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Parish History

The name Darley means 'Deer-glade', with 'ley' derived from 'leah' which means woodland glade or clearing. Menwith is derived from the Norse for Wood or 'Wood on a Hill'.  Darley was one of the many settlements that were included in the Forest of Knaresborough and boundary stones can be seen along the River Nidd, marking the boundary between the Forest and lands belonging to Fountains Abbey. Even today some Land Deeds include the 12th Century right permitting the Lord of the Forest of Knaresborough to chase deer across the gardens of the village.

Records of 1230 refer to Corn and hay Tithes being paid in surrounding villages but not by people in Darley, suggesting that Darley was not an area of arable farming at that time. In the early 1300s, the Black Death hit many of the families in and around the settlement known as Darley.  During the next few centuries Darley became an area of arable farming like many of the villages within the Forest of Knaresborough. However, by the early 16th Century Darley's open fields were becoming enclosed. In 1634 Darley was on the main road between Ripon and Skipton, although much of the time the road was impassable. 

In 1860 construction was started of the railway line from Harrogate to Pateley Bridge and it was completed in just under 2 years, although Darley did not get its station until a few years later.  The railway operated until the early 1960s and was very popular both for visitors and for schoolchildren and families going to Harrogate and Knaresborough. Today only the embankment and access tunnels running alongside the southern river bank reveal its route, along with names such as Station Road and 'Station Lane House'.  The census of 1861 showed there were 650 inhabitants of Menwith with Darley.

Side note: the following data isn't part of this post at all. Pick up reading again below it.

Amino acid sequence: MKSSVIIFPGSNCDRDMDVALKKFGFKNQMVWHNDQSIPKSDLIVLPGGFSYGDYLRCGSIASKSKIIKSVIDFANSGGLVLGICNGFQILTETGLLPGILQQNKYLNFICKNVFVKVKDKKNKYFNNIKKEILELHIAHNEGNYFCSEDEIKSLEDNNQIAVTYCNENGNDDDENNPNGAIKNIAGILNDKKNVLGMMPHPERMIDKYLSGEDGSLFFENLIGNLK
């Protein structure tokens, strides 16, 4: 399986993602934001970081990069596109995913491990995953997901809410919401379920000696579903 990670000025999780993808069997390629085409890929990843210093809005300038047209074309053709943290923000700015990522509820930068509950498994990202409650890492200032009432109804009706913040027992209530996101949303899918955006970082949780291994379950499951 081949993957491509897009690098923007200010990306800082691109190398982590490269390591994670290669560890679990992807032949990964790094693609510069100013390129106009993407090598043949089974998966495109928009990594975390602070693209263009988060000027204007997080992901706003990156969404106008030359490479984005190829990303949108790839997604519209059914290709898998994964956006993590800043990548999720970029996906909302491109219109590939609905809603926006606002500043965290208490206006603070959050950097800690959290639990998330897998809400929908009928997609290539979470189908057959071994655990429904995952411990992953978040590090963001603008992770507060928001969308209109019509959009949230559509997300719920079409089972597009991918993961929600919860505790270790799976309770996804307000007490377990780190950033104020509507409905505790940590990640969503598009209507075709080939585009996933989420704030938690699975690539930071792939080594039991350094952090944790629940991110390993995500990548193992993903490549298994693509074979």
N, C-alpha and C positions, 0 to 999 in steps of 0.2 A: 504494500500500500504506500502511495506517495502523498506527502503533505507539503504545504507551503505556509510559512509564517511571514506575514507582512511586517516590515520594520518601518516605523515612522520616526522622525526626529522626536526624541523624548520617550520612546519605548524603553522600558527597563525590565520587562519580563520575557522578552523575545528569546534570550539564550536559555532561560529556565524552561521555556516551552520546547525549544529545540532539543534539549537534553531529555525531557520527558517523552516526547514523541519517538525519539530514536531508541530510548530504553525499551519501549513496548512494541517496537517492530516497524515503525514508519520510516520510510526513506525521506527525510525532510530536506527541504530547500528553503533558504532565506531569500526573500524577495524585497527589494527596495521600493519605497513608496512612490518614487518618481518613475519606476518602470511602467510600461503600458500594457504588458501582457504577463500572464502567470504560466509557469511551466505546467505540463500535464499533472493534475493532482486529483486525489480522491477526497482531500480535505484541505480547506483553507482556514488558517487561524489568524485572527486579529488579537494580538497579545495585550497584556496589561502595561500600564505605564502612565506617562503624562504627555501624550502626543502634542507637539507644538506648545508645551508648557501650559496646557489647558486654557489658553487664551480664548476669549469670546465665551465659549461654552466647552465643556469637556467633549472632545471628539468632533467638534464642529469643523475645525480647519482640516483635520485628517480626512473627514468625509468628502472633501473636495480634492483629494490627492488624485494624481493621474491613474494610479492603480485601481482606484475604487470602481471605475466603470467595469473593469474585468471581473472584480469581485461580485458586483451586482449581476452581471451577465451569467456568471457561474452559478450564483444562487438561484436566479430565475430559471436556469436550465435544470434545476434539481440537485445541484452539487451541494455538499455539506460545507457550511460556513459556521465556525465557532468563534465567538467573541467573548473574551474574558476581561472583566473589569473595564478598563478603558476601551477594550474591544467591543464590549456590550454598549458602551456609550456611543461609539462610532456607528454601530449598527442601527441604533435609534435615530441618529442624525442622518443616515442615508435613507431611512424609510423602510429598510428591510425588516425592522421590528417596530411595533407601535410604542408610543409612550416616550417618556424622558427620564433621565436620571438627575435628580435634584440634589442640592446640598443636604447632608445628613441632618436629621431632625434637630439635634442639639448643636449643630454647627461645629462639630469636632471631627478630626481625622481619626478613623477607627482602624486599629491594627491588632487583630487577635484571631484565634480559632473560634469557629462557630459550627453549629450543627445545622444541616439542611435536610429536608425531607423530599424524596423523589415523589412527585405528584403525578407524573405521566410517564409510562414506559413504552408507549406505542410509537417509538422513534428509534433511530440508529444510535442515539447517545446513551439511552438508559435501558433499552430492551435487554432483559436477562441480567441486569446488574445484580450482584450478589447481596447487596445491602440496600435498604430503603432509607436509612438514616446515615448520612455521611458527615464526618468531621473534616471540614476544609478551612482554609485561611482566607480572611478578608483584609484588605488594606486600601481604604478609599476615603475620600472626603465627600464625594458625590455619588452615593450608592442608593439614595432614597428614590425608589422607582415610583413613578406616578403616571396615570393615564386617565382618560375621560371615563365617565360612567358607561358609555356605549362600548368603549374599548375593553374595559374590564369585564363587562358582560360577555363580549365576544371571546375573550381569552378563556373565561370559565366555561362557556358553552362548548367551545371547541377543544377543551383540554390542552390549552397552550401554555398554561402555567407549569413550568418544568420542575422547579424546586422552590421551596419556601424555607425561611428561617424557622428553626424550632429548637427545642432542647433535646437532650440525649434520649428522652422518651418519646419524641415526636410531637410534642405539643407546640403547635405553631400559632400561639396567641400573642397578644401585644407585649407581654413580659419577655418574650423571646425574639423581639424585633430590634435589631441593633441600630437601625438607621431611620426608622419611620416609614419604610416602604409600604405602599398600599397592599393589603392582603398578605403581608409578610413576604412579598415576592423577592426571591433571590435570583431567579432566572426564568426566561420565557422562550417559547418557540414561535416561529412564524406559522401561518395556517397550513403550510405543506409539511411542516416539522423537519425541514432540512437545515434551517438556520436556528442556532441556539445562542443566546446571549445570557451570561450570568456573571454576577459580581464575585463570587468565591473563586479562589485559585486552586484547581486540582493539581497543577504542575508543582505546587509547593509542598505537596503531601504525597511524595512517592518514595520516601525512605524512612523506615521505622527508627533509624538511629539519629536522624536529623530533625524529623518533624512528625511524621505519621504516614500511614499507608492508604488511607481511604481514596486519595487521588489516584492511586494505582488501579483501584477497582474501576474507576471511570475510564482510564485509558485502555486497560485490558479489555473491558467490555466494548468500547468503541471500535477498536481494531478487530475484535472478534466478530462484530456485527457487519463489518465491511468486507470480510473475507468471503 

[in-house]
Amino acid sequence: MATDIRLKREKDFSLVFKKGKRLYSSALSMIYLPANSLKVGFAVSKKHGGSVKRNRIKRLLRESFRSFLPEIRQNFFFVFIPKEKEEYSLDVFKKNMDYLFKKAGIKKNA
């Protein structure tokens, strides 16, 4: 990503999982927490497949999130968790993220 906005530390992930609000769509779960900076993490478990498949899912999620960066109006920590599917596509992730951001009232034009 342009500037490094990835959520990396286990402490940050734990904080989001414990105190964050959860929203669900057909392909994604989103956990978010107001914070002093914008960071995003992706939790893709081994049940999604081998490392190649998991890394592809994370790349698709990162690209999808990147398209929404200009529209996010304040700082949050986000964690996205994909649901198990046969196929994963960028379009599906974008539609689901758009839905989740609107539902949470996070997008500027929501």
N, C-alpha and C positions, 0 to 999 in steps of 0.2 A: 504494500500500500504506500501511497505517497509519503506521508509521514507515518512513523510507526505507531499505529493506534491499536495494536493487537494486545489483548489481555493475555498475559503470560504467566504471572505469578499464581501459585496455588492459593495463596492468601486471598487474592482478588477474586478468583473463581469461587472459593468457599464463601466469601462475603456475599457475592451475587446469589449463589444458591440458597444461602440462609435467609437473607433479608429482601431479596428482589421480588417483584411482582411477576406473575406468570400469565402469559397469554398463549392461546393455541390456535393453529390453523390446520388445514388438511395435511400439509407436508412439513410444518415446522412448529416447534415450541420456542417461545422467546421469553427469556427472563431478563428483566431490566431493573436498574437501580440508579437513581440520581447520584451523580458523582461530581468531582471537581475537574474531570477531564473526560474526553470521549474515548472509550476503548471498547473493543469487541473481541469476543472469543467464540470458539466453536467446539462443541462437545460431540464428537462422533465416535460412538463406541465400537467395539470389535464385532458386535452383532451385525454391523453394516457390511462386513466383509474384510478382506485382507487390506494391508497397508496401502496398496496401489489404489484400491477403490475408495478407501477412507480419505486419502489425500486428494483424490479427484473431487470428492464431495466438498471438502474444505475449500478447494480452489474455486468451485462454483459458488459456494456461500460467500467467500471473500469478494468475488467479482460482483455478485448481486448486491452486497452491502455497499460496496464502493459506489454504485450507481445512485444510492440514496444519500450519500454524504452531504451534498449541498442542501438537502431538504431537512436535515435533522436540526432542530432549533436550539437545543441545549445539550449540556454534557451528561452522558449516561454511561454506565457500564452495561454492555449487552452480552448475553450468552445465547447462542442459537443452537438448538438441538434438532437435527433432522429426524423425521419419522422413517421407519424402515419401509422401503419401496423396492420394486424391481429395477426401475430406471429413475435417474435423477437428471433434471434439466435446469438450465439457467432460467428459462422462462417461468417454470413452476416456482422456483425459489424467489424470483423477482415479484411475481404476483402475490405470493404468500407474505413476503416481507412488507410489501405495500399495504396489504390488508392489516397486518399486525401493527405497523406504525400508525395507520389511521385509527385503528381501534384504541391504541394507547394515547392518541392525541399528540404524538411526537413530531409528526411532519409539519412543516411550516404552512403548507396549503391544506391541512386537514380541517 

Local industries were powered by water. This is still evident in the millponds, buildings and landscape around today and a working waterwheel can still be seen at Darley Mill.  Religion has always played an important part in village life, with a Methodist Church, built in 1829 and Christ Church, now extended beyond the original Anglican Chapel of Ease of 1849 both still in use today. There was also a Primitive Methodist Chapel (1841) and a Friends Meeting House, evidence of what was a strong and significant Quaker presence throughout the Dale.

During the early 1900s the parish flourished, with a variety of shops, several public houses and three mills  - Darley Mill, Fringill Mill and Brightwater Mill (The Paint Mill).  Many villagers owned or worked on farms or in the mills.  Leisure activities included tennis (on a court outside Christ Church), cricket and badminton together with weekly dances, originally in Christ Church Hall and then in Darley Memorial Hall after it was opened in 1947. The Hall was originally the canteen at Scar House Reservoir and was transported down the Dale and re-built to become what was referred to as 'the Marriage Bureau of the Dale' as so many local people met their partners at the dances.   Further recent historical information can be found in the books Darley Remembered and Darley Celebrations which can be purchased from Darley Heritage Group.